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Revisiting Systemd D-Bus Interfaces

This blog looks in detail at systemd’s hostnamectl and timedatectl utilities and their associated daemons.

Control Group Subsystems in RHEL7

Control groups (cgroups) are a Linux kernel feature that enables you to allocate resources — such as CPU time, system memory, disk I/O, network bandwidth, etc. — among hierarchically ordered groups of processes running on a system. Initially developed by Google engineers Paul Menage and Rohit Seth in 2006 under the name “process containers”, it was merged into kernel version 2.6.24 and extensively enhanced since then. RHEL6 was the first Red Hat distribution to support cgroups. Cgroups provide system administrators with fine-grained control over allocating, prioritizing, denying, managing, and monitoring system resources. A cgroup is a collection of processes that


Project Atomic, a Red Hat sponsored project, features an interesting new update system for RPM-based Linux operating systems called OSTree (rpm-ostree) which has been developed by Colin Walters over the last couple of years. Evidently OSTree supports atomic updates to an OS although I am not sure how that actually works because there is a lot of marketing hype and buzz words associated with Project Atomic including Docker containers. In the default model, the RPMs are composed on a server into an OSTree repository, and client systems can replicate in an image-like fashion, including incremental updates. However, unlike traditional Linus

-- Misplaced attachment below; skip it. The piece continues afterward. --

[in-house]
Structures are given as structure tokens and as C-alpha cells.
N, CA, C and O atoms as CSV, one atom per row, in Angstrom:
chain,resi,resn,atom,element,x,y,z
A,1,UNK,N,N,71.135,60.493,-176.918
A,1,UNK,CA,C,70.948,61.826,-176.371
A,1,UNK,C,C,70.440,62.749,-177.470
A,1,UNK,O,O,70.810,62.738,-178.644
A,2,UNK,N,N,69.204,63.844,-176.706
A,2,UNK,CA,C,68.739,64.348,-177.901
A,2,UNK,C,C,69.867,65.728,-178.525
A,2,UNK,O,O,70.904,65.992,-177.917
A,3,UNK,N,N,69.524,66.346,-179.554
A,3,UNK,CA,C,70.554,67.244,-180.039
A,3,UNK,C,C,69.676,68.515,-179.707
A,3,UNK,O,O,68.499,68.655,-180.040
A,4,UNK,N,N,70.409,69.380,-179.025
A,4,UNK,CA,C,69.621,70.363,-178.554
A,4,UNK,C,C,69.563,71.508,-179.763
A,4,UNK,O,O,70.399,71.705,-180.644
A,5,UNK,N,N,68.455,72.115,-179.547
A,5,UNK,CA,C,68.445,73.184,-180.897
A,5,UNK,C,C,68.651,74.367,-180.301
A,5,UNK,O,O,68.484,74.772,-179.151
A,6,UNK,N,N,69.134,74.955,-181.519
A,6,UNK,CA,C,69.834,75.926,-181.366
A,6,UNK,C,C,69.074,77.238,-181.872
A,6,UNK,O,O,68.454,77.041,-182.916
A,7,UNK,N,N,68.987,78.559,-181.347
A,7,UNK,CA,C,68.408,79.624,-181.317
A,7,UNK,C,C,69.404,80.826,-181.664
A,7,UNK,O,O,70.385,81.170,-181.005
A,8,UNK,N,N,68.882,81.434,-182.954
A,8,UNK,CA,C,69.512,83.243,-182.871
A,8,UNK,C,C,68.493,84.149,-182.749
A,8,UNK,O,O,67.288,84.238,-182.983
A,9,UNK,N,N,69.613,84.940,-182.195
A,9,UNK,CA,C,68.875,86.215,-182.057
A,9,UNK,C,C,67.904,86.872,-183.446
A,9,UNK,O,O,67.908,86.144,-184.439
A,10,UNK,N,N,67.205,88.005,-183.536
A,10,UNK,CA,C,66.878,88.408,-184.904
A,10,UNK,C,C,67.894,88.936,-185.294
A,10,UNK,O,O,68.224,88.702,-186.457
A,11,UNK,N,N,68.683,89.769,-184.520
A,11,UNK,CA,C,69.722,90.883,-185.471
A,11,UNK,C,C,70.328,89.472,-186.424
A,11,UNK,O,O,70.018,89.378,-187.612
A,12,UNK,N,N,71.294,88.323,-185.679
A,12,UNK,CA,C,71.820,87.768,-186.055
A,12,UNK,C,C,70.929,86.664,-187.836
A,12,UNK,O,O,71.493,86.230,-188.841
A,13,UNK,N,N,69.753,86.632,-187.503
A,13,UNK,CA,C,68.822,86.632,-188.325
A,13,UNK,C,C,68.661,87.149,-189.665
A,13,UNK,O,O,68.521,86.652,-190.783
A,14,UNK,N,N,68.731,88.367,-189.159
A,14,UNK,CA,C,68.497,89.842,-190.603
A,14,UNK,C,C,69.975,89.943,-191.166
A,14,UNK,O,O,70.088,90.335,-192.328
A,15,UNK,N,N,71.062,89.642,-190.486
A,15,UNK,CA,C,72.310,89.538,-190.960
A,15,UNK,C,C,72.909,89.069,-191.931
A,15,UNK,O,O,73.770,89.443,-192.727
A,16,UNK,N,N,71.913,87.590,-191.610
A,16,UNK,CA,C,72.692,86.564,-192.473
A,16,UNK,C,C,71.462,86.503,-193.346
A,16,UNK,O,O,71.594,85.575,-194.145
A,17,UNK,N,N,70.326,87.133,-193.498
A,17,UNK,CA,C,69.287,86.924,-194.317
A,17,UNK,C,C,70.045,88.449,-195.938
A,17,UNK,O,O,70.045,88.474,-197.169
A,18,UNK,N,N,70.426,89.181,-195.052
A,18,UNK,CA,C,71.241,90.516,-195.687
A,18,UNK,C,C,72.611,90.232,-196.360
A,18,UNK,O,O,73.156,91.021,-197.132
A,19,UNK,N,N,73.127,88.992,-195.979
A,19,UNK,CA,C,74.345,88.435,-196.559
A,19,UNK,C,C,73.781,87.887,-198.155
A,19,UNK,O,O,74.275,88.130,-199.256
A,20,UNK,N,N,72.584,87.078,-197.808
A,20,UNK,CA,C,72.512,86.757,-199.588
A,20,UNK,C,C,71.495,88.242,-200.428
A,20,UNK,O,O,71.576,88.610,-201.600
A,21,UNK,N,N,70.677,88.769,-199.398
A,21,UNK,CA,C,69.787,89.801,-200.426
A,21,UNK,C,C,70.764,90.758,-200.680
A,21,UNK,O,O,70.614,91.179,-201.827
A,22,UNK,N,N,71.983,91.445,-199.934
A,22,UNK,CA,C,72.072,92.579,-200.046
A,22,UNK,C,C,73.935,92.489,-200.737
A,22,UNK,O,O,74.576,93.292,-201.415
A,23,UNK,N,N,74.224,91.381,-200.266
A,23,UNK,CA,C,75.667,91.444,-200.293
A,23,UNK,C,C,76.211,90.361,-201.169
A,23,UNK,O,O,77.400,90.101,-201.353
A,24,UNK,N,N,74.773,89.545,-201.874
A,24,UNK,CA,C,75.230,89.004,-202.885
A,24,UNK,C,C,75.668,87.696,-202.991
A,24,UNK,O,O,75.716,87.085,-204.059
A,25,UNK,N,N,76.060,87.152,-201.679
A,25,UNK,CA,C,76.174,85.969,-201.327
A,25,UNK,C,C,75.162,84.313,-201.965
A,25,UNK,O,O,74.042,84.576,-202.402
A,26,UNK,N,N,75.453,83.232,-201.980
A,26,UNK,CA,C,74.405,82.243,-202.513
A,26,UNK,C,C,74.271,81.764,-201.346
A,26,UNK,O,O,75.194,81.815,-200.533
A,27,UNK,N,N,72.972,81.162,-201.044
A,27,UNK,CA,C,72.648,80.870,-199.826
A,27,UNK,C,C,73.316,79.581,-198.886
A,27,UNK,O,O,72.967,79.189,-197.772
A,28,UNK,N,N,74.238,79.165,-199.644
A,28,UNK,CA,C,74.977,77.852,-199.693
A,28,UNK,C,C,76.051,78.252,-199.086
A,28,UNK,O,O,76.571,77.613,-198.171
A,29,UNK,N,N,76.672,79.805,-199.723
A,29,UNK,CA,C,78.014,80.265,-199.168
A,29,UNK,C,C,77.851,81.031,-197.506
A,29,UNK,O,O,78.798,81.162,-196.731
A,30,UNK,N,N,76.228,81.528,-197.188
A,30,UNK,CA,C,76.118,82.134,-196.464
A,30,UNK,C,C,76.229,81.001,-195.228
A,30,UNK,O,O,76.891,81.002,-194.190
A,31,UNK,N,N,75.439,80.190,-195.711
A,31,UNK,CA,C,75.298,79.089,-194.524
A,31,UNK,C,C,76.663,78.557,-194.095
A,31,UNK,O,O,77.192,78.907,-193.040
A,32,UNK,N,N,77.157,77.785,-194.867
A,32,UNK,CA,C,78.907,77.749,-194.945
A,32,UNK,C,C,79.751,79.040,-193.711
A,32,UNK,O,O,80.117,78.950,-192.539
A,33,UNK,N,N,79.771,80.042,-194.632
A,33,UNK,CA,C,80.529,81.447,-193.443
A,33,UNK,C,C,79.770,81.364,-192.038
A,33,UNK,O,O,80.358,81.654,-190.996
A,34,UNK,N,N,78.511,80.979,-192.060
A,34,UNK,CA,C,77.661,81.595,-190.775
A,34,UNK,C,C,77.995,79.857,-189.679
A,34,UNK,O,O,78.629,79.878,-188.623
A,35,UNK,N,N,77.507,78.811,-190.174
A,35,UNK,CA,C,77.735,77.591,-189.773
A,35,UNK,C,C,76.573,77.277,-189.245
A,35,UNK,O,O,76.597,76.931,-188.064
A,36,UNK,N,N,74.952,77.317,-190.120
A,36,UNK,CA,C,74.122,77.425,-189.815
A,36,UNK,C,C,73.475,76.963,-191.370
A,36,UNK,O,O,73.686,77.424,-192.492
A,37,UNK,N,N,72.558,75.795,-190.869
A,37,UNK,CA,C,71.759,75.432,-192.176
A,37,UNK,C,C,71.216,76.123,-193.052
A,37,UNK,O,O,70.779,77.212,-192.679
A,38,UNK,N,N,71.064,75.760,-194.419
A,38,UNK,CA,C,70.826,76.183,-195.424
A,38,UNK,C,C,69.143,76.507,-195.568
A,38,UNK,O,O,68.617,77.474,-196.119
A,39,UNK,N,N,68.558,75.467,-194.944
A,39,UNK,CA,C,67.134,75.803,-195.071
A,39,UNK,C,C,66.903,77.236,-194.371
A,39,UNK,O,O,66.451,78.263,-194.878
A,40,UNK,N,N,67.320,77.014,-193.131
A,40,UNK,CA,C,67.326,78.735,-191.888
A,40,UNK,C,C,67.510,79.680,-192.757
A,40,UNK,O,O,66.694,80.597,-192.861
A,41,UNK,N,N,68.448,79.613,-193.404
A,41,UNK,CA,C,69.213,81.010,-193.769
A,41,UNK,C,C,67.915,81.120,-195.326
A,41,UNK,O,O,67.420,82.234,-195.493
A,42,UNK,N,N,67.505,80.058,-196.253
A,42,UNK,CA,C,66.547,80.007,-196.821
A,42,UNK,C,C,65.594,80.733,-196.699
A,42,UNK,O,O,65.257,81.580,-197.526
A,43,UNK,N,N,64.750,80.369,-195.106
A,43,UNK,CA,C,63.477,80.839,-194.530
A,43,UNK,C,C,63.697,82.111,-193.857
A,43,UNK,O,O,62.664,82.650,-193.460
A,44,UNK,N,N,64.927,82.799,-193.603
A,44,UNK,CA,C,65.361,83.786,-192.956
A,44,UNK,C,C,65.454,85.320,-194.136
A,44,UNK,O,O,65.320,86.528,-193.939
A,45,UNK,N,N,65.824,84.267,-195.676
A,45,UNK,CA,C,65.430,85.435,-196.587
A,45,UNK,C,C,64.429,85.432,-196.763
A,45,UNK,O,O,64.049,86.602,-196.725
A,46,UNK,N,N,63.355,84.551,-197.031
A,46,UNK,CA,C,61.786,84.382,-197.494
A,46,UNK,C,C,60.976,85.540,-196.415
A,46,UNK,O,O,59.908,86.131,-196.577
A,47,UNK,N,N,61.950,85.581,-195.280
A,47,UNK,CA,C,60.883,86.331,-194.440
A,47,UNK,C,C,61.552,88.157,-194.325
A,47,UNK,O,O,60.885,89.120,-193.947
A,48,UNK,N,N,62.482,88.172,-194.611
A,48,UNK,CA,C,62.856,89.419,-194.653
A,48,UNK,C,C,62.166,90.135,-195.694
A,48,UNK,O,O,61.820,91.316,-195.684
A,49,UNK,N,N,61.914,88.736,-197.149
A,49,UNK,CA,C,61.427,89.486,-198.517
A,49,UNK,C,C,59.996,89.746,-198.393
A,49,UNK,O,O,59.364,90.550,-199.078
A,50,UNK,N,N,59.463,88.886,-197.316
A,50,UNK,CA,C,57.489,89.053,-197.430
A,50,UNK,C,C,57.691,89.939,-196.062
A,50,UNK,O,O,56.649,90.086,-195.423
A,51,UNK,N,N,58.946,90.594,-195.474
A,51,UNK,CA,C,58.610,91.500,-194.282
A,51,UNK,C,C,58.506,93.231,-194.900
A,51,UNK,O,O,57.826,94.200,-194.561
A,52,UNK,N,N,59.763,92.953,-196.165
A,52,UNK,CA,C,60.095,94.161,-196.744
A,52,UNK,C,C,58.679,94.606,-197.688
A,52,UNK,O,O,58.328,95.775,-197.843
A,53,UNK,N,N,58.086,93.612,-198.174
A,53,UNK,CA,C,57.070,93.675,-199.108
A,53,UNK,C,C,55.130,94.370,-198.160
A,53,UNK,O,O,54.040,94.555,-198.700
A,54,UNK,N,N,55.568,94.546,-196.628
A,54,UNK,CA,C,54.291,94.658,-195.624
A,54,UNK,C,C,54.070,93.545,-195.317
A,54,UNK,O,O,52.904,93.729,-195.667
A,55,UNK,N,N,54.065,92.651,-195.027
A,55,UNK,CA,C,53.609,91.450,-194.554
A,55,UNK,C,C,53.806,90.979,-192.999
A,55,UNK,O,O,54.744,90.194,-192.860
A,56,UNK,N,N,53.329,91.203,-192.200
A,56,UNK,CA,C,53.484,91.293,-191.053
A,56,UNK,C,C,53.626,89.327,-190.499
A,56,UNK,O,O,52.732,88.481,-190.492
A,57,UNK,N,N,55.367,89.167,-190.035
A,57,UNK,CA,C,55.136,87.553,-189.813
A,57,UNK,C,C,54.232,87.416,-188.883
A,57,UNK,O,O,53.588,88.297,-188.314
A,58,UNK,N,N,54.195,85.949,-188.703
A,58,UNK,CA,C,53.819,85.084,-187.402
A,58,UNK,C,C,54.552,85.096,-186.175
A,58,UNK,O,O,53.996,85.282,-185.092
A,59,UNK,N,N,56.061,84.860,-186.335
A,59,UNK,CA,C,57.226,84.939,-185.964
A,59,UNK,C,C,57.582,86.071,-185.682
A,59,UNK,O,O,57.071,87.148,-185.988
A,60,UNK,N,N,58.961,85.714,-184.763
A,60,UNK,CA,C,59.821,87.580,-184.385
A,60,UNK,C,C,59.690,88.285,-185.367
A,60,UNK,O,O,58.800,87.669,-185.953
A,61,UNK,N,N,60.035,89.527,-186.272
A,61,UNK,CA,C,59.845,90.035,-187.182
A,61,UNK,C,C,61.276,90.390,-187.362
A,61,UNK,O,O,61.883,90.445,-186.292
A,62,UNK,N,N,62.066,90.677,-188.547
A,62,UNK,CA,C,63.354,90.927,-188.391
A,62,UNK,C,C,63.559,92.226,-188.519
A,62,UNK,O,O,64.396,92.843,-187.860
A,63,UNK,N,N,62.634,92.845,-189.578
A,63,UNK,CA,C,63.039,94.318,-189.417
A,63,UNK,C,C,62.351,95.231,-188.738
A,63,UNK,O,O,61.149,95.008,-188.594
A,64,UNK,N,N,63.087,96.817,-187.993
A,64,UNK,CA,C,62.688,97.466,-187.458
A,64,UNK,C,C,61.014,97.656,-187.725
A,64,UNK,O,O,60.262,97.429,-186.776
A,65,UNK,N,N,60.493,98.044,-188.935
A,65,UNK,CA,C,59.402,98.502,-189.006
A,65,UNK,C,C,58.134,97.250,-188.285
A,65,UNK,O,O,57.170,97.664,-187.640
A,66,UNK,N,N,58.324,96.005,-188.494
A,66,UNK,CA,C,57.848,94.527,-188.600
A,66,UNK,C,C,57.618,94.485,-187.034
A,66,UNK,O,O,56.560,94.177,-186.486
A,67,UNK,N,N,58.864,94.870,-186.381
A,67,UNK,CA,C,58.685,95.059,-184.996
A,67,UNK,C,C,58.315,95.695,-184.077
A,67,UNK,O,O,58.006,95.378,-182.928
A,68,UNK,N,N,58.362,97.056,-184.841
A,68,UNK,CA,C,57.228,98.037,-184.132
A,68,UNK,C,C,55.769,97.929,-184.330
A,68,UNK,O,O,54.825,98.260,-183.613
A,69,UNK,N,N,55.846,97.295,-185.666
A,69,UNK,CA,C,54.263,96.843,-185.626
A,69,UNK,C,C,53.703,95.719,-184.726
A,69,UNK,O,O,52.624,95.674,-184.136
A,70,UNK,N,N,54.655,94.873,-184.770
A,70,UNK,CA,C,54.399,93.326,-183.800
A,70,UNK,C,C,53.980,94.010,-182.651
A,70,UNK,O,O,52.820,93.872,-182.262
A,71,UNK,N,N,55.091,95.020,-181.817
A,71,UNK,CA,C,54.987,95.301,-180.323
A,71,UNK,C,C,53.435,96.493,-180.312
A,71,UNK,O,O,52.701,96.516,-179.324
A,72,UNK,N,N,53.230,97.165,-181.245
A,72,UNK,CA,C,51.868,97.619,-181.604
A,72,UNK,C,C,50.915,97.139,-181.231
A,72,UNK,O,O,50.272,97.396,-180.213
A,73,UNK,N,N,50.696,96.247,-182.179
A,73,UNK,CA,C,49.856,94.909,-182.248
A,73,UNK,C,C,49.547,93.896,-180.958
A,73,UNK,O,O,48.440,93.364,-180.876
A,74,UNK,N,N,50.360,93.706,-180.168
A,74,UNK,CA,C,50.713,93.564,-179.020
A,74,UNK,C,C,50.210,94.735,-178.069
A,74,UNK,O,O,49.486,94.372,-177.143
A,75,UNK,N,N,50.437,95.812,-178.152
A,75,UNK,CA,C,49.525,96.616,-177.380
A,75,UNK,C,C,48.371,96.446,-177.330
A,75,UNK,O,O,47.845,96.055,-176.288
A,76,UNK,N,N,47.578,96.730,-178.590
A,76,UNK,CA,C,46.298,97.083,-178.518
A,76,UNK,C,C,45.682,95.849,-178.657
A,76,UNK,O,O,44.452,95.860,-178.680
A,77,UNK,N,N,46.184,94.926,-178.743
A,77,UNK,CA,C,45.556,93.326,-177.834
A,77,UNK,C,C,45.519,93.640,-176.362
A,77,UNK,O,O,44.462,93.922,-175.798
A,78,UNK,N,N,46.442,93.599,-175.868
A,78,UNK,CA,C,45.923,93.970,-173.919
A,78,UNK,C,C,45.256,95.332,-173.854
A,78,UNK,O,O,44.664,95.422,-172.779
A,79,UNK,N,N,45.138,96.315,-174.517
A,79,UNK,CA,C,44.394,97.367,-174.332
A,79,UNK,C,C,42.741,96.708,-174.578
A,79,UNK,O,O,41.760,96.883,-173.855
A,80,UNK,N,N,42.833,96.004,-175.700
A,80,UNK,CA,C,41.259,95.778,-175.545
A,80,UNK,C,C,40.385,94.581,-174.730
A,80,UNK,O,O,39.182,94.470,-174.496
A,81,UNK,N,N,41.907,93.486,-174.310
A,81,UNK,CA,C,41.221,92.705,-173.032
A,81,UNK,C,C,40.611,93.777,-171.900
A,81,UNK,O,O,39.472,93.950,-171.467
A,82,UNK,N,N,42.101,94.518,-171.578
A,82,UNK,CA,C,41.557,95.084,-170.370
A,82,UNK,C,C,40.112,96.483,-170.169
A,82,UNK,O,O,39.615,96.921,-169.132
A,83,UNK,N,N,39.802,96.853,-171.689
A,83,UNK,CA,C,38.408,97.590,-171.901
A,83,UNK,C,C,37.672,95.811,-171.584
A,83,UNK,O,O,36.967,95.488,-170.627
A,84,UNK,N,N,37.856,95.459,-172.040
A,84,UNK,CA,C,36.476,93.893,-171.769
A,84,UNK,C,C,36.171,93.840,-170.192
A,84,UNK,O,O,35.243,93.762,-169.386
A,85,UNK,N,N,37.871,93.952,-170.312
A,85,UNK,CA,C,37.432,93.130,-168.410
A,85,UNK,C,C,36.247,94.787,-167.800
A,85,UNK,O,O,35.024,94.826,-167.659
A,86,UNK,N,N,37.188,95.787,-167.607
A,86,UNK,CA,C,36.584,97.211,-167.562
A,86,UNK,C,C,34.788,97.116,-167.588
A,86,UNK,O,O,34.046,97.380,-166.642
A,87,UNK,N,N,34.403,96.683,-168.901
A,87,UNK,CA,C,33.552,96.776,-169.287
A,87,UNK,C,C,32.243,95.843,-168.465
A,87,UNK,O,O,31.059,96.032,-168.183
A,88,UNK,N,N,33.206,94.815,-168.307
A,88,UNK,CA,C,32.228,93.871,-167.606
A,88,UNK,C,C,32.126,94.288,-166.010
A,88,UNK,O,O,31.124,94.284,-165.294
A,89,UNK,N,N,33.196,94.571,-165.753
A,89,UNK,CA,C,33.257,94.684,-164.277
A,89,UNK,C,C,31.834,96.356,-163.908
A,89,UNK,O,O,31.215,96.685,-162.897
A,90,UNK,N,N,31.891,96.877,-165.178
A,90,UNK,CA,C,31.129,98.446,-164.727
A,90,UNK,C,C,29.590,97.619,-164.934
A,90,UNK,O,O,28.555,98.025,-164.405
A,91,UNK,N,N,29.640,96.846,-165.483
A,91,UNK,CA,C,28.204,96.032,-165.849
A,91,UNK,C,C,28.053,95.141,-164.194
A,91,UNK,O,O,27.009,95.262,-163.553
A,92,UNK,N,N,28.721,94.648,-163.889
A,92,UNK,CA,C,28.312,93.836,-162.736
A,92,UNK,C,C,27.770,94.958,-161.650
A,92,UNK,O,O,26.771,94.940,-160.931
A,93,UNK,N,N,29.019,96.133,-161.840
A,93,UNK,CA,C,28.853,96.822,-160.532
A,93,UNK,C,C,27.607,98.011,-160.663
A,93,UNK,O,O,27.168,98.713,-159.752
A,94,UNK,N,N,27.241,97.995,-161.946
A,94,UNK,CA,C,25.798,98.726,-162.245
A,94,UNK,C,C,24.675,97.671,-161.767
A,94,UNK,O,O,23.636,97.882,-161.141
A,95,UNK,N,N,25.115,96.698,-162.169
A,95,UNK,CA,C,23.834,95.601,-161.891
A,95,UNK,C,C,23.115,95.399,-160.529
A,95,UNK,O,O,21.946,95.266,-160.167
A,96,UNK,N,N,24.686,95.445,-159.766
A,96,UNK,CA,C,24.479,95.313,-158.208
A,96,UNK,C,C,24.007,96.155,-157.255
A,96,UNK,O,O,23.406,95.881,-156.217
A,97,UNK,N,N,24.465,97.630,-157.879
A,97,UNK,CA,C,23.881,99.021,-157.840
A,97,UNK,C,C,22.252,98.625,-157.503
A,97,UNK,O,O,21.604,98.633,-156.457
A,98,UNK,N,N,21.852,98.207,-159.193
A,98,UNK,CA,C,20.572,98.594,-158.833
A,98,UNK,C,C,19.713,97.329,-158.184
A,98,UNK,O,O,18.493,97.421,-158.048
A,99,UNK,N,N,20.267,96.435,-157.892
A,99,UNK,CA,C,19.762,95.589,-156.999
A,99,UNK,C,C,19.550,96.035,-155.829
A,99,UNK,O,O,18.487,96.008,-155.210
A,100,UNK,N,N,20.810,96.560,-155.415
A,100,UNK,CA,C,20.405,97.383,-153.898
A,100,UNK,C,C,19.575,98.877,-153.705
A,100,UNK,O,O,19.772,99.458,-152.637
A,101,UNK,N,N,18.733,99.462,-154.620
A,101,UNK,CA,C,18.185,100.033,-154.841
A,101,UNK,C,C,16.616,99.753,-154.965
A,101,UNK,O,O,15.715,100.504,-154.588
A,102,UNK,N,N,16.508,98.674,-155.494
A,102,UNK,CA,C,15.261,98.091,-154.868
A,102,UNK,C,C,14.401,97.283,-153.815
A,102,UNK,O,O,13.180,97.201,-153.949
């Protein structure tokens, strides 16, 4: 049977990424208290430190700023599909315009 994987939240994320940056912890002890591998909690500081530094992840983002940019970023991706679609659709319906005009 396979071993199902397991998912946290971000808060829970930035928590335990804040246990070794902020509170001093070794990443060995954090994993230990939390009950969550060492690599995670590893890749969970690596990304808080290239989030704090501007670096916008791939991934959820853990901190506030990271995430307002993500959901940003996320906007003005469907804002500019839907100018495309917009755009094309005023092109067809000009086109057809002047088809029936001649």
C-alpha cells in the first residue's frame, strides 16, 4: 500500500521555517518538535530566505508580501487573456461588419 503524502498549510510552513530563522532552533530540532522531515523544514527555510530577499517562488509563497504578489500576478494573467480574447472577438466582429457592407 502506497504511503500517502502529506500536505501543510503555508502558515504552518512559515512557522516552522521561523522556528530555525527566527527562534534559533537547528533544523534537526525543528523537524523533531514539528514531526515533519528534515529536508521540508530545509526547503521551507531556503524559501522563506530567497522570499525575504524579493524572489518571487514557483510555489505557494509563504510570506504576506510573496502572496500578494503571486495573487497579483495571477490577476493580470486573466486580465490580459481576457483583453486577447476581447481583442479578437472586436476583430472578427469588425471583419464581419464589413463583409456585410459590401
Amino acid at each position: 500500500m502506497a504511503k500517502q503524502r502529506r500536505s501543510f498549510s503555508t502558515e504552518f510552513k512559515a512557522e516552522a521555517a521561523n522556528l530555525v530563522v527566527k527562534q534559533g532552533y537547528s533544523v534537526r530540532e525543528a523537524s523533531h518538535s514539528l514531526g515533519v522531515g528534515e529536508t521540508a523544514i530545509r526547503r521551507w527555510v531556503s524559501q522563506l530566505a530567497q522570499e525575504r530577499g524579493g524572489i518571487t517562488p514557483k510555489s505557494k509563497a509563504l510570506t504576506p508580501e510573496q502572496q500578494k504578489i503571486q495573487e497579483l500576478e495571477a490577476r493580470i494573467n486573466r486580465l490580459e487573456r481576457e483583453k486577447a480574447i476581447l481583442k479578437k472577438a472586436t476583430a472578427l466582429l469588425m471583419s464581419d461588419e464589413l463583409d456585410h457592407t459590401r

The Sunsetting of SHA-1

SHA-1 (Secure hash algorithm) is a 160-bit hash algorithm that is at the heart of many web security protocols such as Secure Sockets Layer (SSL) and Transport Layer Security (TLS) since shortly after it was developed by the NSA (National Security Agency) in 1995. In 2005, a professor in China demonstrated an attack that could be successfully launched against the SHA-1 function, suggesting that the algorithm might not be secure enough for ongoing use. Because of this, NIST immediately recommended federal agencies begin moving away from SHA-1 toward stronger algorithms. In 2011, NIST mandated that many applications in federal agencies